Comrade D’s immersion in communist history makes his digs a logical place for local communists to discuss their future. In a September meeting, Weinstein says the party is hitting him up for funds to support the People’s Weekly World. He asks Comrade D if he’ll ask a generous donor he knows to contribute. Comrade D says he’ll go by and pick it up from him. “He lives on the Gold Coast: 16th Street,” he says.
The plan for tonight was originally to watch a DVD movie called Salt of the Earth, from 1954, about a strike at a zinc mine. “Something to feed the inner comrade,” Wolf describes it. The group, however, decides it doesn’t have enough time for the viewing.
Toby, another comrade in attendance, takes control of the meeting. A gaunt man commonly draped in loose old business shirts and khaki pants, Toby sits tonight with a brown clipboard on his lap, piled with curling-edged papers. The four corners of the clipboard are so worn down that it’s almost round. Toby passes out a photocopied reading. He says it’s from the Great Soviet Encyclopedia, and it’s a very encyclopedic entry for “Democratic Centralism.”
“Democracy is the sovereignty, independent activity, and initiative of the toilers; and the election of directing bodies and their accountability to the masses,” the entry reads. The fine print of communist organizational babble goes on for two-and-a-half pages. It is dense and overwhelming. No one knows what to do with it.
Comrade D says he’d like to hear a report on what happened at the party convention in July, but the other comrades say they already did that report at a previous meeting. “I was not called!” protests Comrade D, but Toby and Weinstein both insist that he was.
Wolf suggests that for the next meeting they should all read What Is to Be Done?, just as the youth wing is doing. But there seems to be some confusion about why they should read something. They didn’t have to read anything for this meeting, for example. Toby wonders how to apply their proposed reading. “Should we tie it to something separate that we’re doing?” he asks. “Should we be thinking about how we should use it?”
Wolf says he thinks “it’s pretty self-explanatory. It’s for our own theoretical knowledge and applies to our global outlook, and it’s Lenin’s direct writings.”
“So it’s about how a party should work, you mean, right?” asks Toby.
Wolf says yes and that it can be found easily online.
“I’ve got it on cassette tape,” says Comrade D.
Local communist meetings aren’t found only in dark bars, living rooms, and coffee shops. Every month the comrades get a hot lunch, too—at the National Education Association cafeteria on 16th Street NW. Attendees park lunch trays with paper plates and soup bowls together at the table. There’s sunlight, uncomfortable stacking chairs, potted plants, and rubber-edged tables everywhere.
At a June gathering, Elkind presides over a table of comrades for whom McCarthy is still very much alive. Once it is clear there’s a reporter in the mix, two attendees clam up.
Conversation at these lunch breaks pingpongs back and forth among such topics as the AFL-CIO’s troubles, what office Vermont socialist and U.S. Rep. Bernie Sanders is running for, a socialist movement that supported the First World War, and legendary labor organizer Eugene V. Debs, who died in 1926. The discussions produce a range of questions and insights: “What do you think of the Labor Party to not get involved? Is that any way to build a party?” and “In the ’30s, I guess FDR did help a lot, once he got pushed into it.” Also: “If you can get all the trucks to stop for one day, then everything stops.”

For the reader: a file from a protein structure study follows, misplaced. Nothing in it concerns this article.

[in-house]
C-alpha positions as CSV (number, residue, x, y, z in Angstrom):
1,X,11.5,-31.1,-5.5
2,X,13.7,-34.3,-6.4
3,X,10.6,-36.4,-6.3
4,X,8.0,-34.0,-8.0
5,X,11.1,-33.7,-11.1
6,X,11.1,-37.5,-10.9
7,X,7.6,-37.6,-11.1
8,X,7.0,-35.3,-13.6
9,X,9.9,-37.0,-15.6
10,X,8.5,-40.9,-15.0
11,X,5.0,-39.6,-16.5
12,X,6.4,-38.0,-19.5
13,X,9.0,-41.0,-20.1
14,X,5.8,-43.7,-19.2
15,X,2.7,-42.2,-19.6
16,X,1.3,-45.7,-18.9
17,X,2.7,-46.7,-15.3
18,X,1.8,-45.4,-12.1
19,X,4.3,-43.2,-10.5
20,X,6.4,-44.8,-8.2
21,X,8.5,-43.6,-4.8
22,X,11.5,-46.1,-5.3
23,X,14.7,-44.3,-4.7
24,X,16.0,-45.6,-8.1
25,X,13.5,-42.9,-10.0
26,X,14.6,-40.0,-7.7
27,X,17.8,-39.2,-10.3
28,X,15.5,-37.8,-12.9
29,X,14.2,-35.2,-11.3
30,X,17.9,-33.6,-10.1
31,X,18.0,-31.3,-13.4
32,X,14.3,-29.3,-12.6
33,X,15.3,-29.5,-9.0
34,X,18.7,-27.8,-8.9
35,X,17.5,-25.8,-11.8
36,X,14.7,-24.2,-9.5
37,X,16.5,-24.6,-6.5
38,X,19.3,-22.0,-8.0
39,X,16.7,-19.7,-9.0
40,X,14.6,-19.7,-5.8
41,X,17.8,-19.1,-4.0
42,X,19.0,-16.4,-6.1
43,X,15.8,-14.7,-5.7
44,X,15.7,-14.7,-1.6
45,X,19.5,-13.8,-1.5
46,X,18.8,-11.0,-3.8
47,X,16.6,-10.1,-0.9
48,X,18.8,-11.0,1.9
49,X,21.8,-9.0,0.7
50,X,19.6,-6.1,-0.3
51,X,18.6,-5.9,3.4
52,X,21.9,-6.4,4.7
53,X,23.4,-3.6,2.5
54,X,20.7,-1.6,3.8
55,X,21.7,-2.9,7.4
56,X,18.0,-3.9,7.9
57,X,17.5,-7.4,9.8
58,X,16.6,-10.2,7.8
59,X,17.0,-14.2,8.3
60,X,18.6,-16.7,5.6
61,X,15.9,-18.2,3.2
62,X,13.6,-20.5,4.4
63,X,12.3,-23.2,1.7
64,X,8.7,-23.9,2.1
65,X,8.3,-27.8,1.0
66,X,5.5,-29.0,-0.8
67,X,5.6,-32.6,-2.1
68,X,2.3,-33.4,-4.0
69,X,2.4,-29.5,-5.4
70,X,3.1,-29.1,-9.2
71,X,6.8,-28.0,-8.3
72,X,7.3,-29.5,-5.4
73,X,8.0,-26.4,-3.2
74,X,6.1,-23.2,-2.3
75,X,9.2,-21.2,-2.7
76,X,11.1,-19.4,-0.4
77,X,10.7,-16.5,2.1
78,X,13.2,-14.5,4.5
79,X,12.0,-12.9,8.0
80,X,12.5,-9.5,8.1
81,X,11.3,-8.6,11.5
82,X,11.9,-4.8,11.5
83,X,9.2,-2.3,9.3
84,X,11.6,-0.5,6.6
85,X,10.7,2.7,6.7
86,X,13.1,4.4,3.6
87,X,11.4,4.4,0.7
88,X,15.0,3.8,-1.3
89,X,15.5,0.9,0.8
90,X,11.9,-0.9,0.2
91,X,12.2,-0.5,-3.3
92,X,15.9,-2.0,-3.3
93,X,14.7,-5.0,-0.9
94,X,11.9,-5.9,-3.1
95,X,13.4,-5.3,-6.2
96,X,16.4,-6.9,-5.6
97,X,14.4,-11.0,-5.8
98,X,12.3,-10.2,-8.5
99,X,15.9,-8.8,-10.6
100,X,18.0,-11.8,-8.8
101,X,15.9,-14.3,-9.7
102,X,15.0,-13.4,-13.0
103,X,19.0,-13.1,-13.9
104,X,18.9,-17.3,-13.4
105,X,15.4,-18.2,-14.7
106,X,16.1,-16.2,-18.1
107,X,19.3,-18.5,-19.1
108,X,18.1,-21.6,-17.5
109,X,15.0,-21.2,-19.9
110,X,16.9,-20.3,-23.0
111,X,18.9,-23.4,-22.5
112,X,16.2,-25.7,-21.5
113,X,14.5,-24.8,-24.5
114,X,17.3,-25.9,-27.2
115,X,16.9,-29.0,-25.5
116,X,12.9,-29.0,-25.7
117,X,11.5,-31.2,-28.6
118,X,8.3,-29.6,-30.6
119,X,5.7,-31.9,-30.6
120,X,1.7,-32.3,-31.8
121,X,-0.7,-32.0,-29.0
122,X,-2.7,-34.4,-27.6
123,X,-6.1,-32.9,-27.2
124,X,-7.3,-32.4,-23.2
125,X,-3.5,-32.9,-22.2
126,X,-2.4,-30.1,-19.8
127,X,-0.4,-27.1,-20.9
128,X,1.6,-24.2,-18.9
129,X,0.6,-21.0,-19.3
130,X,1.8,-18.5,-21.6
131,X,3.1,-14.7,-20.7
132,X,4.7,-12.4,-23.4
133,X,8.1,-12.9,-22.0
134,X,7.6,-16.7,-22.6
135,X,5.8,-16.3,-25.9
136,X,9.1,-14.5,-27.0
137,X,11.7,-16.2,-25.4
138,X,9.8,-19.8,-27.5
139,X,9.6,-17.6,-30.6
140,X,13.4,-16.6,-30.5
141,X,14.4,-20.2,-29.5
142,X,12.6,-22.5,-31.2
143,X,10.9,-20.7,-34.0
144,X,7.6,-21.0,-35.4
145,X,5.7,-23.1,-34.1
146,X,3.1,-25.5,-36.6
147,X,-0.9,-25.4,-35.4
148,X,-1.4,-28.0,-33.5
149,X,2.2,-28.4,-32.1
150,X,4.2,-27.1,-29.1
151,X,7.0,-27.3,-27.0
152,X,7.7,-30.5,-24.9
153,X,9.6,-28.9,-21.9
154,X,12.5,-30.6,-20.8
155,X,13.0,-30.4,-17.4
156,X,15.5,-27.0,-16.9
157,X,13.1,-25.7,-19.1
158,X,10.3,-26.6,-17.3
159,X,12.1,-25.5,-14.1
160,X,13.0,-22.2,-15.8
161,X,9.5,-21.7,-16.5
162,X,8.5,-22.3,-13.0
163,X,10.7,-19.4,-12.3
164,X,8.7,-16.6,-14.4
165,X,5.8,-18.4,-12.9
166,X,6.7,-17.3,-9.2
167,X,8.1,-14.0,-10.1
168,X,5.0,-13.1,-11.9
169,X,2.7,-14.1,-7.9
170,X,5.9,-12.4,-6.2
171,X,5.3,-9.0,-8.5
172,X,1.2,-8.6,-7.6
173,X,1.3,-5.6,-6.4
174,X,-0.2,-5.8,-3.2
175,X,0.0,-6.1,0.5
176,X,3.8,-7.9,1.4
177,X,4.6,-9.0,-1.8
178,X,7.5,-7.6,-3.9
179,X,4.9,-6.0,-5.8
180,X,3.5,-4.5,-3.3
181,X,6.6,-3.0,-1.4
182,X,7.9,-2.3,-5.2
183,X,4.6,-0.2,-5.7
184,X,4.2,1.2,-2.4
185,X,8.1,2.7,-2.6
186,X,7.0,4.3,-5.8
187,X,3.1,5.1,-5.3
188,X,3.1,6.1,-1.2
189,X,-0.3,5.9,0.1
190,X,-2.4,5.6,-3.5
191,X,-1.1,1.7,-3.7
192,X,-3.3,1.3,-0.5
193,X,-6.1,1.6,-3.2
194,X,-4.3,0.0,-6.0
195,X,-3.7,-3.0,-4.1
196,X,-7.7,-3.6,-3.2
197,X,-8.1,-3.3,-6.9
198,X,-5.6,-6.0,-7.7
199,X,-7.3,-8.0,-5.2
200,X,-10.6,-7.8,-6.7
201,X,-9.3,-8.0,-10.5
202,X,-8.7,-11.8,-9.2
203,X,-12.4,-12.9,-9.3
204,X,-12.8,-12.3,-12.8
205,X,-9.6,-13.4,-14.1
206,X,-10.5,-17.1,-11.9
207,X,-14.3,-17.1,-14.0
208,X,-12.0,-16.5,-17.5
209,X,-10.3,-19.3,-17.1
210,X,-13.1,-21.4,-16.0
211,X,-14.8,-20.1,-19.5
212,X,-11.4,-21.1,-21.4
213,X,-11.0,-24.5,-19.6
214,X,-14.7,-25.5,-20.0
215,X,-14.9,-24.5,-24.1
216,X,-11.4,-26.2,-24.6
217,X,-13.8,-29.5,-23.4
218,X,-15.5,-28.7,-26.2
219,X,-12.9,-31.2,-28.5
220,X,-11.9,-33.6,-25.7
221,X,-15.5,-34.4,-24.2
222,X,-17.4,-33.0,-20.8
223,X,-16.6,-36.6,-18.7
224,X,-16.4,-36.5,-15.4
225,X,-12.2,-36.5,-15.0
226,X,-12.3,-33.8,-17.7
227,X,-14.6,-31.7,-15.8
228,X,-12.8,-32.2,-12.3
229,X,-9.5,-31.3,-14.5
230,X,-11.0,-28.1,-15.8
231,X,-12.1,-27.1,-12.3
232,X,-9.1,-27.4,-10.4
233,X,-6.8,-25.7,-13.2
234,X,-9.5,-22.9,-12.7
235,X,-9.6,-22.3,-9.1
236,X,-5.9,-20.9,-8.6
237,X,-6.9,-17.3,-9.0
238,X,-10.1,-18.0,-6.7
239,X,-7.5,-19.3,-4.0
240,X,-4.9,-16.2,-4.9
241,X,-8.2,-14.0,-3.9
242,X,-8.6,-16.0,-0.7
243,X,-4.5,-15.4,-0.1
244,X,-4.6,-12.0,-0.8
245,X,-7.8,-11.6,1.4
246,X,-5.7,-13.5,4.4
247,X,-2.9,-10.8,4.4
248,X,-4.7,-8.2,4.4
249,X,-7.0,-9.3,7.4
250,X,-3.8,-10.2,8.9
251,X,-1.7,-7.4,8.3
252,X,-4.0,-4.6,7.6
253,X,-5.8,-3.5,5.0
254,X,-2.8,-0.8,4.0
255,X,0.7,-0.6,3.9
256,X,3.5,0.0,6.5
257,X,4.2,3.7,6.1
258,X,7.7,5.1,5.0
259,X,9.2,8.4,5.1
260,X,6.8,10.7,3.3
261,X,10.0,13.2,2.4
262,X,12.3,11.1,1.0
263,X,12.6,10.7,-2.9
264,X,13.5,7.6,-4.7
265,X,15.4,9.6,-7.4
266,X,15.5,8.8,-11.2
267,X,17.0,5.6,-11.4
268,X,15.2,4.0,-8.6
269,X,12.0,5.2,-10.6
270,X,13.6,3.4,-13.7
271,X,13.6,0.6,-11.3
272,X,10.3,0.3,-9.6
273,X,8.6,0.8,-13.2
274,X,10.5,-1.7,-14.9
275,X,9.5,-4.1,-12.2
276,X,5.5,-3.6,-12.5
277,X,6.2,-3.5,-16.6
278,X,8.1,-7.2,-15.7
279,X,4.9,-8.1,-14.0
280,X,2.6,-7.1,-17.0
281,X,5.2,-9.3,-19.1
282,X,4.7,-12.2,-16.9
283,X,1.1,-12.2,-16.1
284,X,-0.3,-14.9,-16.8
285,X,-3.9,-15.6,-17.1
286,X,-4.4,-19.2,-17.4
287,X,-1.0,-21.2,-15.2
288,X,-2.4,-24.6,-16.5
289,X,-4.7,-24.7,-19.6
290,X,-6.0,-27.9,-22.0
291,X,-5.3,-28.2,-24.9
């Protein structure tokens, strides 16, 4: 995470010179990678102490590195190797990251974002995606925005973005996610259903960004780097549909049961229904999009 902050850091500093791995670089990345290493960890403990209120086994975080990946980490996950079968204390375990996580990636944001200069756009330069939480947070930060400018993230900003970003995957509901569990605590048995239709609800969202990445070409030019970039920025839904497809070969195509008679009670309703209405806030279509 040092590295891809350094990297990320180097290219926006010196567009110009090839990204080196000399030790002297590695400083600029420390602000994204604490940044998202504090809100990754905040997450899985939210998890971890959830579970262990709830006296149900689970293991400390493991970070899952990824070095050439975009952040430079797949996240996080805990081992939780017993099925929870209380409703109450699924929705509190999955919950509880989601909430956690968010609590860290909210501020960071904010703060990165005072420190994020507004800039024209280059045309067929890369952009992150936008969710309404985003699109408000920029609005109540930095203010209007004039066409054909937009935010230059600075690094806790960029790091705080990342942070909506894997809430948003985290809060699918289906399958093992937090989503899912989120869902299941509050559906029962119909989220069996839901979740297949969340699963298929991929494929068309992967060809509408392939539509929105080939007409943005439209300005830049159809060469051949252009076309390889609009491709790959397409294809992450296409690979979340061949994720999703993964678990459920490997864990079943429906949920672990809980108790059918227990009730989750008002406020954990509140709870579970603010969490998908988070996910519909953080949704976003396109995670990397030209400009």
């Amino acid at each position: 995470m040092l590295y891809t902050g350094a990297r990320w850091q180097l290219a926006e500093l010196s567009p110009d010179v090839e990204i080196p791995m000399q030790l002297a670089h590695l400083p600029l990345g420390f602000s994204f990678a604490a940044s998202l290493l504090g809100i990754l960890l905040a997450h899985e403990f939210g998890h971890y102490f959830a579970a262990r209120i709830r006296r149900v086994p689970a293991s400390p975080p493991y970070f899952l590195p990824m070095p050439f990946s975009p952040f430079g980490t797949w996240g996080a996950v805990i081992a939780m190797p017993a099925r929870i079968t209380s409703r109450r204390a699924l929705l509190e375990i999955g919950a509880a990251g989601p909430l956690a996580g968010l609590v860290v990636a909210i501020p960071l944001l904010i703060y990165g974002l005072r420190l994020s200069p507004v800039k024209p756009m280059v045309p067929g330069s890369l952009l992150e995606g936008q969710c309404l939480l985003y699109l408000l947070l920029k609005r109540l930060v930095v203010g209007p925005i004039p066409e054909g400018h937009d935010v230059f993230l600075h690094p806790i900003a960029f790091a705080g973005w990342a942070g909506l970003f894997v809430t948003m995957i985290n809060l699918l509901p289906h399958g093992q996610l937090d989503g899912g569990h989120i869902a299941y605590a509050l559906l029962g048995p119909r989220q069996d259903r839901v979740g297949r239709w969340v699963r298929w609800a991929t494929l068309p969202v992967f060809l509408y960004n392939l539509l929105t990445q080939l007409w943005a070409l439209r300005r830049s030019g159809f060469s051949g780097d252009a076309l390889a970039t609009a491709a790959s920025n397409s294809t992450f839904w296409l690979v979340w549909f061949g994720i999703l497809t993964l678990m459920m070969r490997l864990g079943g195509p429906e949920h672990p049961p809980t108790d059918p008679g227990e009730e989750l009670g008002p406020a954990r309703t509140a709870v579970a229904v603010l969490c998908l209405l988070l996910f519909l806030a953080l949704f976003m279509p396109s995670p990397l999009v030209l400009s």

A couple of lawyers also show up for the lunch sessions. At a September session, one of them sets down his lunch tray and realizes he’s in the presence of a reporter. “Leave now!” he yells, amid the din of all the other office workers lunching. “This is outrageous! We’re not going to have our meeting in front of you! Go!” I explain that we’re in a public place and that Weinstein has said all its meetings are open to me. The lawyer looks hard at the other members at our table. He wears perfect downtown clothes—blue blazer, blue oxford shirt, red-striped dark tie. He’s got the look of someone you’d want to represent you in court. “That’s it,” he declares, and he leaves the table, neither rushing nor looking back.
“I don’t know what he’s afraid of, to tell you the truth,” says Elkind. The group wouldn’t be talking about anything different in the absence of a reporter, he adds. Then Elkind starts telling stories about how he was followed around and questioned by FBI agents in the ’50s, “really wearing fedoras, too.” Finally, he leans over to the lawyer’s left-behind bowl of chili and pumpkin pie and asks if anyone wants something to eat.
The other attorney at the table reports that the departed lawyer has a wide range of clients and doesn’t want to be publicly tied to the party. Nor does this second lawyer want to give his name. “No, I don’t want to be blacklisted anymore than I already am,” he explains. He declares that he “defend[s] poor people” for his practice and is afraid judges would “blackball” him if they knew his communist views, because “they’re screwing over poor people to make the city safe for the capitalist class.”
There was a time when being associated with Marxism-Leninism meant something and brought sympathetic Americans into danger. Now it means irrelevance or perhaps ridicule. Give it meaning again by leaving your lunch behind.
“I’ll tell you what that’s about,” Weinstein says, referring to the lawyer’s hasty departure. “Lenin said that party members should infiltrate society. There should be doctors and lawyers who are in the system and are sympathetic. That’s what he is.”
“And you know what?” says Weinstein. “This is going to mean some shit for me, too, being in this story.” CP
Art accompanying story in the printed newspaper is not available in this archive: Photographs by Charles Steck.